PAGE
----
Message to graduates from a Letter to Santa
High school seniors are now graduating from more than 26,000 high schools across our country. Graduation ceremonies feature various speakers from ex-presidents to alumni, each providing messages of encouragement as student’s transition from the K-12 systems to college, careers, military service, or the many other options in their life journey.
Graduating seniors have had to endure a year highlighted by an ever changing school environment. It included moving from face-to-face learning to virtual learning and back again. There were sporadic quarantines, delayed and cancelled sporting events and seasons, all causing heightened levels of anxiety. Many students felt isolated, missing the routines that they would expect daily of a traditional school day.
Students, parents, and communities began to focus on everything they couldn’t have, which has led to a build-up of frustration. This negative energy has made us lose focus on all the things we do have.
A lesson can be learned from a young boy who was born with some health challenges. At an early age, his condition led to hospitalizations for periods of time, not allowing him some of the traditional routines each young boy enjoys as they grow up. Through this he gained a heightened appreciation for what he did have, such as a caring family filled with faith and community support. His view on life can be summed up in his letter to Santa:
This has been a different year for me. I went to Jeffers this year and played basketball on the school team. During the year I took a trip to Hawaii. I snorkeled, swam in a pool and visited an active volcano. This has been a year of new things.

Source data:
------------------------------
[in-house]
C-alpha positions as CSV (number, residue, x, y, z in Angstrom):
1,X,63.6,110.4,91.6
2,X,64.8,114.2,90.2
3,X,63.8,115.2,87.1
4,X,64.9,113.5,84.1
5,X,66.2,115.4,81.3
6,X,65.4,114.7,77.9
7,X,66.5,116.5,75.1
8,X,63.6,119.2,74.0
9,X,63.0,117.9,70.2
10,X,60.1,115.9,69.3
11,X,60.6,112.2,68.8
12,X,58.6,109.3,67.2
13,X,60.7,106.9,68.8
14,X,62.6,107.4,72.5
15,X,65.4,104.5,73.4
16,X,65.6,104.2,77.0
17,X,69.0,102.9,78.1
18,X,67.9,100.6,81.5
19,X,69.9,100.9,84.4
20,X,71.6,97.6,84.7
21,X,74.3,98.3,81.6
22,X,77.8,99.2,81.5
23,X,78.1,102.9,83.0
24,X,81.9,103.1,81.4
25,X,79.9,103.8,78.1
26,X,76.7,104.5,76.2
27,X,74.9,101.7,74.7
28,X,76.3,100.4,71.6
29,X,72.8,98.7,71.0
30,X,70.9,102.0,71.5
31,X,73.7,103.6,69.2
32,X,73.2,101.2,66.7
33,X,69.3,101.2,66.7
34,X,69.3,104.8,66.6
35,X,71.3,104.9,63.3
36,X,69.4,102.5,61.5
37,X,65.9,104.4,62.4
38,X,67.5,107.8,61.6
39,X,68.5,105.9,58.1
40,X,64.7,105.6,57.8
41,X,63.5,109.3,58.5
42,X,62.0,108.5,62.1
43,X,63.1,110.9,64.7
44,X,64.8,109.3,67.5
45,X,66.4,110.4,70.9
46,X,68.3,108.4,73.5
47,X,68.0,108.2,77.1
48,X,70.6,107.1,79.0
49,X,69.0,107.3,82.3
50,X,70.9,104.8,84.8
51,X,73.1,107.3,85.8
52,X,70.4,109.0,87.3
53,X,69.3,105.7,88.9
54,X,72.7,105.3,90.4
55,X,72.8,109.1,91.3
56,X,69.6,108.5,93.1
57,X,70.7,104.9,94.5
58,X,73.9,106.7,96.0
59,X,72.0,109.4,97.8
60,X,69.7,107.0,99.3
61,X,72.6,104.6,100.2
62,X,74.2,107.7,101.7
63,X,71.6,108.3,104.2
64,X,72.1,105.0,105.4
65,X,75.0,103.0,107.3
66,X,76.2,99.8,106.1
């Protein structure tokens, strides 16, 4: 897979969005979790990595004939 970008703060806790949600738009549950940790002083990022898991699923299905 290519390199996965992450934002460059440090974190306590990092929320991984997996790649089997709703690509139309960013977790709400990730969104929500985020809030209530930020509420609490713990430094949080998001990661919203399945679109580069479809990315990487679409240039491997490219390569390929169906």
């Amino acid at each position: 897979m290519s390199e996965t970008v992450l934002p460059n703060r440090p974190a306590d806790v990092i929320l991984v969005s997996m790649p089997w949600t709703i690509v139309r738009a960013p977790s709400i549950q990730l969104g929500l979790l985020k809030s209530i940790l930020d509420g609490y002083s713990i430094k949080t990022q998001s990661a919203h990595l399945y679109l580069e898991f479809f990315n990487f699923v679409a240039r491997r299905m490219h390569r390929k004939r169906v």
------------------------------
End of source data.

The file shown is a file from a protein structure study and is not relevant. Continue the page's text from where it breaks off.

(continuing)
I am asking for nothing this year. It has been a great year for my family and me. You can skip my house this year.
This young man discovered the key to a wonderful life at a young age. The secret is, appreciate what you do have and make the most of it. Life’s journey is what you make of it. This young man was fascinated with the “wonders” that filled each day. Each day presented new opportunities to explore, discover, and learn.
To new graduates, I pass on Owen’s story. Cherish each day and the “wonders” it presents. Be thankful for what you do have, your health, family, friends, faith, and have an appreciation for nature’s beauty. Be kind to others, for we never know the challenges they have faced or are facing. Enjoy the highs and lows of life but always remember tomorrow is another day, filled with the new wonders for you to explore and learn from. Follow these actions and you too will let Santa know “You can skip my house this year.”
Dr. Steve Patchin is Superintendent of Hancock Public Schools. Programs he has contributed to creating include Mind Trekkers and CareerFEST, helping students explore their talents and associated careers in STEM. His research has focused on increasing development of self-efficacy in individual students.